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Tuesday, May 30, 2006 

Crunch Time

What is tomorrow? Kelo Crunch Time. As stated in the link, tomorrow is the deadline set by the New London City Council and the New London Development Corporation for the holdouts to either accept their "offer"” (moving the houses to a different parcel and paying rent for the rest of their lives) or face eviction and the assessment of $946,000 in back rents, taxes, and fees. I had no idea that the deadline was so soon. Many thanks to Volokh for the heads up.

When we discussed this in Land Use last semester, my professor was confused about the backlash of the Kelo case. Honestly, he's got a point. There is about a hundred years of caselaw that gives local governments (via the police power from the state) free reign to do what they deem to be for the health, welfare, and safety of the public. That includes using eminent domain to take title of property and give it to a private party. Well in my opinion, lots of precedent doesn't make it right. I guess that the best part about Kelo is that it did spark legislative reforms at the state level, including in Wisconsin. It's got to suck to lose a home that way though.

As a first time visit to your page, I leave somewhat confused, because in all due respect, how could you be against recent eminent domain rulings but support Republicans? Or am I wrong?

In the past, the fifth amendment has always been the center of much contention regarding the homeowners bundle of rights. The recent Supreme Court ruling(kelo)has redefined the term "public good," and in a single stroke has granted corporations and private investors full access to governmental powers permitting seizure and possession of private property whether it is for sale or not. You don't see the Republican agenda here? For a homeowner to lose the right to possess their property simply because another private entity can demonstrate potential investment returns and tax rewards as a result of seizure is preposterous and precisely the action the fifth amendment was designed to protect citizens against. The prevailing winds of profits and corporatism embedded in our government has chipped away at our civil rights and independence permitting the general acceptance to legislate takeovers of private property, public utilities and services in the name of business and other economic activities. More Republican agenda. Other public utilities traditionally provided by the taxpayers such as public roads, the National Weather Service, NPR and PBS just to name a few, have come under the same threat from misguided individuals in our now-for-profit Congress. The hostile seizure of all things public and private in the name of economic growth and profits for the few can hardly be described as for the common good. If this Supreme Court ruling is allowed to stand it will harden even more unconstitutional behavior such as corruption and class warfare in all three branches of government.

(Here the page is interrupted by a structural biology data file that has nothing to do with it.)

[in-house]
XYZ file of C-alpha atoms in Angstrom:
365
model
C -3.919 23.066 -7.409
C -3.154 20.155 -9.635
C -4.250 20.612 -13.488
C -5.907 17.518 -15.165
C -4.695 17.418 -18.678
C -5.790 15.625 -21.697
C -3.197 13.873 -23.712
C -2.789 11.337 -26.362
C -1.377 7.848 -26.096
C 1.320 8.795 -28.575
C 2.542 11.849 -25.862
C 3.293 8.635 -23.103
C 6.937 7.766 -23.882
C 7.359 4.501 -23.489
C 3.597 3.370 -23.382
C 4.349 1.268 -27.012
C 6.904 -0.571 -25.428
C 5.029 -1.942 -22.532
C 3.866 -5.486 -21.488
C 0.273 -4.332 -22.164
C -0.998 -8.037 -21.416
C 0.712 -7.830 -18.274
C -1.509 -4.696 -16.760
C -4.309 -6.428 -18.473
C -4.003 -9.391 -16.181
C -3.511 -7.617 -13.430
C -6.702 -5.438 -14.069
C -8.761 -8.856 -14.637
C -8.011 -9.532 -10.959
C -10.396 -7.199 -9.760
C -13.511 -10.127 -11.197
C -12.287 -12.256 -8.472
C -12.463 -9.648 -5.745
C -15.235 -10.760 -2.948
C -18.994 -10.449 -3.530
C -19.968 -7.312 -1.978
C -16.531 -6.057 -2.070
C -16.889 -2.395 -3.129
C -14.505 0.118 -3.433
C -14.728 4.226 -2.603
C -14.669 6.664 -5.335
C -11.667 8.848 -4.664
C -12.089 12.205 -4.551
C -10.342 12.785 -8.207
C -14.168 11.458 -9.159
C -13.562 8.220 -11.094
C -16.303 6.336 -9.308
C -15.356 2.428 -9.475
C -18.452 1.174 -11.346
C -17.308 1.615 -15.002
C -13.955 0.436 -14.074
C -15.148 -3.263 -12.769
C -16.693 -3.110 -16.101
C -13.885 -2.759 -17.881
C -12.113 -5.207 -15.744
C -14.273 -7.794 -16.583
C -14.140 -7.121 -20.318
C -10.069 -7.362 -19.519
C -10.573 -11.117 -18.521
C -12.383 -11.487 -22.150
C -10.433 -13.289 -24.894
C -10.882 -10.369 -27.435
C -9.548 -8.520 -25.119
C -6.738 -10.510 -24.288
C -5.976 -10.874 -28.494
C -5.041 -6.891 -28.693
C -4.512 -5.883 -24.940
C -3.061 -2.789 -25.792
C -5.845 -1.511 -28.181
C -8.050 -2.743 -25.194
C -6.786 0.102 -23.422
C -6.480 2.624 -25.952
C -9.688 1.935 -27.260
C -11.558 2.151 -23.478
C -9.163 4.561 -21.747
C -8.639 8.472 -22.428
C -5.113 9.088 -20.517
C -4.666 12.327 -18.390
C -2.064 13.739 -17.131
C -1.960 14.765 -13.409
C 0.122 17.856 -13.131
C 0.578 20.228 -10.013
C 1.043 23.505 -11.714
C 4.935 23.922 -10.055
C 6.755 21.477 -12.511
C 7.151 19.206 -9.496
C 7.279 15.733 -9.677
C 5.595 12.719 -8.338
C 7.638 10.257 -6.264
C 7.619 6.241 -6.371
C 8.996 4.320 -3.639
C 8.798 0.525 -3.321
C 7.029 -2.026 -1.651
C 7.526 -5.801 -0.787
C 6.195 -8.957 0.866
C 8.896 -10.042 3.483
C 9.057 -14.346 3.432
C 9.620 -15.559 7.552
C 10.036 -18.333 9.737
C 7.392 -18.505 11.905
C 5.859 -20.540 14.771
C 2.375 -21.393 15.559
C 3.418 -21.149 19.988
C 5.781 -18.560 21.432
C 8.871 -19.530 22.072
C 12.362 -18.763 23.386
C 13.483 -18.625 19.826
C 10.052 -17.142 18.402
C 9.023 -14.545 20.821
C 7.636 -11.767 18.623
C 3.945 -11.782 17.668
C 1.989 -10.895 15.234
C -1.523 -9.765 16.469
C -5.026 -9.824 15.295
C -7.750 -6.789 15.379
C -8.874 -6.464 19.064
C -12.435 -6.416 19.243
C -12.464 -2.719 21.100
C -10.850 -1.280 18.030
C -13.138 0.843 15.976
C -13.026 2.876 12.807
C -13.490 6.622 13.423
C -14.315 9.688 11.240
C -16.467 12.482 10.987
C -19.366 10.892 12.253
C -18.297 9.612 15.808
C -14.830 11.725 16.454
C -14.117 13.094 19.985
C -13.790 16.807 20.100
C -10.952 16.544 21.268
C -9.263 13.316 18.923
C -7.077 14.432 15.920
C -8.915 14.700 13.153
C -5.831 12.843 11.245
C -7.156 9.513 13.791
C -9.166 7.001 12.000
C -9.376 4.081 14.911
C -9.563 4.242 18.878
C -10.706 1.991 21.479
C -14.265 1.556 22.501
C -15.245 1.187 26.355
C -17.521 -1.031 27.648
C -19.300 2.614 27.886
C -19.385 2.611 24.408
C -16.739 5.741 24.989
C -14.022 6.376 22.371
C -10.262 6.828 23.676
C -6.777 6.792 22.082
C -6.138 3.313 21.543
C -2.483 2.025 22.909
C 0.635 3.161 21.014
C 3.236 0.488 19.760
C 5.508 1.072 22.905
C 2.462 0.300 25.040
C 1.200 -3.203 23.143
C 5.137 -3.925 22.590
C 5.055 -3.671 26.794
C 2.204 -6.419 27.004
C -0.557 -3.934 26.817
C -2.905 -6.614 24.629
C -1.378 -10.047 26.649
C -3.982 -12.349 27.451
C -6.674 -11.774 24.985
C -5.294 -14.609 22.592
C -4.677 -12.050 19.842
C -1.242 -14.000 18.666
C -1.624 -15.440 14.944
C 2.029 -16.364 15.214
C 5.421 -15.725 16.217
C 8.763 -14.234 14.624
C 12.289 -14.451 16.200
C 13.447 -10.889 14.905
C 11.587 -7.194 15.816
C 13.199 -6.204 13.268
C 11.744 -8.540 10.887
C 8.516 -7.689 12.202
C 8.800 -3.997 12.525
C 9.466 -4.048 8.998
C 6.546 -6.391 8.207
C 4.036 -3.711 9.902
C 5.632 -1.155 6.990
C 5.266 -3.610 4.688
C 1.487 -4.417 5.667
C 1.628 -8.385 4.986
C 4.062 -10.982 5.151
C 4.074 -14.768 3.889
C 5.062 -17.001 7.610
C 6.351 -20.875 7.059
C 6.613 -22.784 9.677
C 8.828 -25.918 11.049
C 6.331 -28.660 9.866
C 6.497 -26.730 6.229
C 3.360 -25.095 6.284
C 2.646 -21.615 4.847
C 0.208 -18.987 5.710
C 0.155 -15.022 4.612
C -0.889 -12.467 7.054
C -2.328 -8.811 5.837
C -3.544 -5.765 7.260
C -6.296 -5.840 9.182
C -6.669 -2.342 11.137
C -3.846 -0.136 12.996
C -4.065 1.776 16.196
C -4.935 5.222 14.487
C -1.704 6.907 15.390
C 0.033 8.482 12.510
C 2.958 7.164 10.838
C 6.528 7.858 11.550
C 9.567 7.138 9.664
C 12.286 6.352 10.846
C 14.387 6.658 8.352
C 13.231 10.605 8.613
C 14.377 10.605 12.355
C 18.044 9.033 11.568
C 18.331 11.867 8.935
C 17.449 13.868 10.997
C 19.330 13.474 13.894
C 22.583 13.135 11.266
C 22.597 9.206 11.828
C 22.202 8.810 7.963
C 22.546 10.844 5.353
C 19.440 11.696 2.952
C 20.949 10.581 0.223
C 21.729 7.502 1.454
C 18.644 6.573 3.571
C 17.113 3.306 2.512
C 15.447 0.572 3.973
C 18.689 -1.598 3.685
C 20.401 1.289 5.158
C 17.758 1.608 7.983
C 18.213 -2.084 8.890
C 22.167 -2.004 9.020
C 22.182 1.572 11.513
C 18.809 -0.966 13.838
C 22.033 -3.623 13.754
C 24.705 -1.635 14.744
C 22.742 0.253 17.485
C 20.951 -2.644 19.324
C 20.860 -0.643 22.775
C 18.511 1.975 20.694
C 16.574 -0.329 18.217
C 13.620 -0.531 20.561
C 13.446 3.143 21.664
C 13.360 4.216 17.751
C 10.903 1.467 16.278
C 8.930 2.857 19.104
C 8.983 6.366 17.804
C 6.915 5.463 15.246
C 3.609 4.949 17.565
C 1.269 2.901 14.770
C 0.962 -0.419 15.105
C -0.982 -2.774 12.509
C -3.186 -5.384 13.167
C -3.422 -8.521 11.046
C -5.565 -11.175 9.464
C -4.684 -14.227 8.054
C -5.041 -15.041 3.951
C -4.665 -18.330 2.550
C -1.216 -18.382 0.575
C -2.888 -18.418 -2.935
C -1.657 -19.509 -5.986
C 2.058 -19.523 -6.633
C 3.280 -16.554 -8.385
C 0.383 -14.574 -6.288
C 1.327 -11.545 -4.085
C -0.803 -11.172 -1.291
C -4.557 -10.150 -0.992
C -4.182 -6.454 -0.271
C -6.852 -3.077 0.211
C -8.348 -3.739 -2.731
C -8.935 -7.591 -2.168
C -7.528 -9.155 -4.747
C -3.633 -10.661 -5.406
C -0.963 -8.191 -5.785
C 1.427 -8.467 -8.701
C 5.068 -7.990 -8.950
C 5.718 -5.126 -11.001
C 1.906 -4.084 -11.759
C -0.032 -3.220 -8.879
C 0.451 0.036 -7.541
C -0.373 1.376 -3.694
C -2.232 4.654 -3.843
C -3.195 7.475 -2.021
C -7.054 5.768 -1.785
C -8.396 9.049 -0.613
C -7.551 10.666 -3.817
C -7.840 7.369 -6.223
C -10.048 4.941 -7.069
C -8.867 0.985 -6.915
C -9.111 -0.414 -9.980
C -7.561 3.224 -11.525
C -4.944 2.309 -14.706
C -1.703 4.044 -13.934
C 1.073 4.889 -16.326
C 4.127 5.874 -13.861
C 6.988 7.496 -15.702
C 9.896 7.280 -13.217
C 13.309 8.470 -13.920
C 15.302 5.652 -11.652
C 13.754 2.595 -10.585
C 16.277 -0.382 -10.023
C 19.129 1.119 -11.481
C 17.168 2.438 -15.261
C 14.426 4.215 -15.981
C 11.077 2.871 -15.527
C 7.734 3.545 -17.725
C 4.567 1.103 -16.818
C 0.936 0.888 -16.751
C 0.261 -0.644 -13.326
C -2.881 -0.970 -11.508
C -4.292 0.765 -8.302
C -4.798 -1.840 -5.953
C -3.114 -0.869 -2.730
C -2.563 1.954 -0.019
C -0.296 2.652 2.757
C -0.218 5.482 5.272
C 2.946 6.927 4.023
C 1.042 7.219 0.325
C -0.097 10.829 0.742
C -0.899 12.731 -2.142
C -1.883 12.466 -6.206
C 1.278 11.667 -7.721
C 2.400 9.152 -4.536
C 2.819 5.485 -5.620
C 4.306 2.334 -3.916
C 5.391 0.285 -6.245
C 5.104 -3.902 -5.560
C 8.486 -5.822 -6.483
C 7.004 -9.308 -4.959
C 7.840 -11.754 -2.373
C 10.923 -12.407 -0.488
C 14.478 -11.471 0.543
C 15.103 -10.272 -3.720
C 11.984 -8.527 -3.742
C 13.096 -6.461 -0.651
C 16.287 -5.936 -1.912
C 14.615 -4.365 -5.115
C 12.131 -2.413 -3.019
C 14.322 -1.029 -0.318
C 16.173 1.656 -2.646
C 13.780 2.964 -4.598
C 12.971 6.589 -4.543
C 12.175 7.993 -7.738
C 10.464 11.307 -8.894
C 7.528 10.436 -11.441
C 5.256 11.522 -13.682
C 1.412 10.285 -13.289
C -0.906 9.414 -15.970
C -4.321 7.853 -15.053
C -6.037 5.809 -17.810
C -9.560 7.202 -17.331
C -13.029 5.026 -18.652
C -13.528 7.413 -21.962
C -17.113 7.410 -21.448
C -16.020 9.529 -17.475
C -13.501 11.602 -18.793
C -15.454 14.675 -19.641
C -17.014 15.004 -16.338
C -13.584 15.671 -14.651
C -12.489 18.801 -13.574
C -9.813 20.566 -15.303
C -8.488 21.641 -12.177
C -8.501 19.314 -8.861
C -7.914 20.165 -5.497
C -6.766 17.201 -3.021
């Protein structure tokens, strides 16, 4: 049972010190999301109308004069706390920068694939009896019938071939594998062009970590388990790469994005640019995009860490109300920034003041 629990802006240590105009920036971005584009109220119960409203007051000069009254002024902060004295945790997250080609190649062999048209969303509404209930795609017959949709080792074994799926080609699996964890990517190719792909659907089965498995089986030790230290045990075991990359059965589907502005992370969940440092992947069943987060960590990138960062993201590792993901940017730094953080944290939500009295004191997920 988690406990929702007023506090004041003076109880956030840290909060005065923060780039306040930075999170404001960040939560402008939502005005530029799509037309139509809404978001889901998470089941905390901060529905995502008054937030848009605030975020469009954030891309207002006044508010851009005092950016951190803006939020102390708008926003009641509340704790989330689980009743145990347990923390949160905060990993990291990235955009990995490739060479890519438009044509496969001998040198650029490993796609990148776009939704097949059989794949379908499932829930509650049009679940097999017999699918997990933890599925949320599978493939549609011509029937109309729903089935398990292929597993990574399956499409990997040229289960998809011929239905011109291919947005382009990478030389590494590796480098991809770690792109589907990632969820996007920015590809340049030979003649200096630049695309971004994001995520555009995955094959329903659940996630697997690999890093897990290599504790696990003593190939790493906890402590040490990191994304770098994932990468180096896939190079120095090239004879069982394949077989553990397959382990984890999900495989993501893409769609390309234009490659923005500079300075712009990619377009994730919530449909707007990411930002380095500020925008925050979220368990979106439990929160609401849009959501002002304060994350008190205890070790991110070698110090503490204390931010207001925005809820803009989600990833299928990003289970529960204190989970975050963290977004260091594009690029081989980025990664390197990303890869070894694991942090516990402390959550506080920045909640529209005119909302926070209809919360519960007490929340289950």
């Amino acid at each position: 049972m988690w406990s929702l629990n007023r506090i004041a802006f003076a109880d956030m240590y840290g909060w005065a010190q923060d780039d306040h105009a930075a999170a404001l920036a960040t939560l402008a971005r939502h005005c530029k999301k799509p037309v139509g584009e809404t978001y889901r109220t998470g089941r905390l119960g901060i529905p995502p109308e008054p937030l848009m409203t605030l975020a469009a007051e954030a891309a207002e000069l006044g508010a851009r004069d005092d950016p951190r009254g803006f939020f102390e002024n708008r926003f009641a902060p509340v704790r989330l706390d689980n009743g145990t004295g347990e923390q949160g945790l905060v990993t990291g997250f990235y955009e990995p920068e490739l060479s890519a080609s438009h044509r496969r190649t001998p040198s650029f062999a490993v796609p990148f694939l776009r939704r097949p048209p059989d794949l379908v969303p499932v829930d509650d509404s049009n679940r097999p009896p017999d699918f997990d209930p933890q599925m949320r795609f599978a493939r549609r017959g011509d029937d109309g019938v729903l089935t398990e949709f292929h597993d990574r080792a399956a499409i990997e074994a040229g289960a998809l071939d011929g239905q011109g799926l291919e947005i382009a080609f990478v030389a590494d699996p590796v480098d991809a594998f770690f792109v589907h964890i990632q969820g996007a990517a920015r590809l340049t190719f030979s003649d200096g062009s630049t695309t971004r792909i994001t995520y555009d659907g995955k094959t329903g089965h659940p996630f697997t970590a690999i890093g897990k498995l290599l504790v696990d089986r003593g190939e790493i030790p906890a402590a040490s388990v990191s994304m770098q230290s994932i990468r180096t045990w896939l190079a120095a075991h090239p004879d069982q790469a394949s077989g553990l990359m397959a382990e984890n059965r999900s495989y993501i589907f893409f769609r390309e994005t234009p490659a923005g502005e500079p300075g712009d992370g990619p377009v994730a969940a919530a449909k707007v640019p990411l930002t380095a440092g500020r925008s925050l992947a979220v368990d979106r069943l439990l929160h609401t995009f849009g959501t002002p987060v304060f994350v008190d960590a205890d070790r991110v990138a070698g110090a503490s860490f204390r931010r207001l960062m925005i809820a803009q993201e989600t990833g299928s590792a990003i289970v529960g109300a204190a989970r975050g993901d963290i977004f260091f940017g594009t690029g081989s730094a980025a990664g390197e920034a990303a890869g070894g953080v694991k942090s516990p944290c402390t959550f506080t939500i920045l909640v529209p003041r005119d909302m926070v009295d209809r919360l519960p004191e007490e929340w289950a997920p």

Certainly, Democrats have also been sucked into this because greed is bi-partisan. Outsourcing and our current wild west deregulated economy are just more heads of the same Republican monster.

I don't think Kelo did redefine the term "public good", not if you read the cases that came before it. In many ways, Kelo is the rational conclusion of the Court's eminent domain jurisprudence. I think that the Court has been wrong for a long time, but that doesn't change the case law.

The courts have always deferred to legislative bodies in determining what was the "public good". State legislatures (and municipalities through delegated powers) have what is called the police power. This gives them legislative powers much greater than those of the federal government.

And if you want even clearer proof about who supports Kelo-style eminent domain use, look at who was in the majority: Stevens, Kennedy, Souter, Ginsburg, and Breyer. That's a pile of liberal justices. Who dissented? Rehnquist, O'Connor, Scalia, and Thomas. Not so liberal justices.

Look at the response to Kelo and who was angry. Right wing property rights advocates were one of the major groups that spoke out against Kelo. There were left wing groups as well, including inner city minority groups who are the ones who usually get the shaft from eminent domain use.

You are equating something bad (the Kelo decision) with something you don't like (Republicans). You are ignoring the angry response of people who are right of center. I don't see how you could have missed that.

If you want to slay the monster of eminent domain abuse, vote for a Republican president to nominate Supreme Court justices that agree with Rehnquist, O'Connor, Scalia, and Thomas. No Democrat would ever nominate a justice like any of them.

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  • I'm Steve
  • From Milwaukee, Wisconsin, United States
  • "There is only one basic human right, the right to do as you damn well please. And with it comes the only basic human duty, the duty to take the consequences." P.J. O'Rourke
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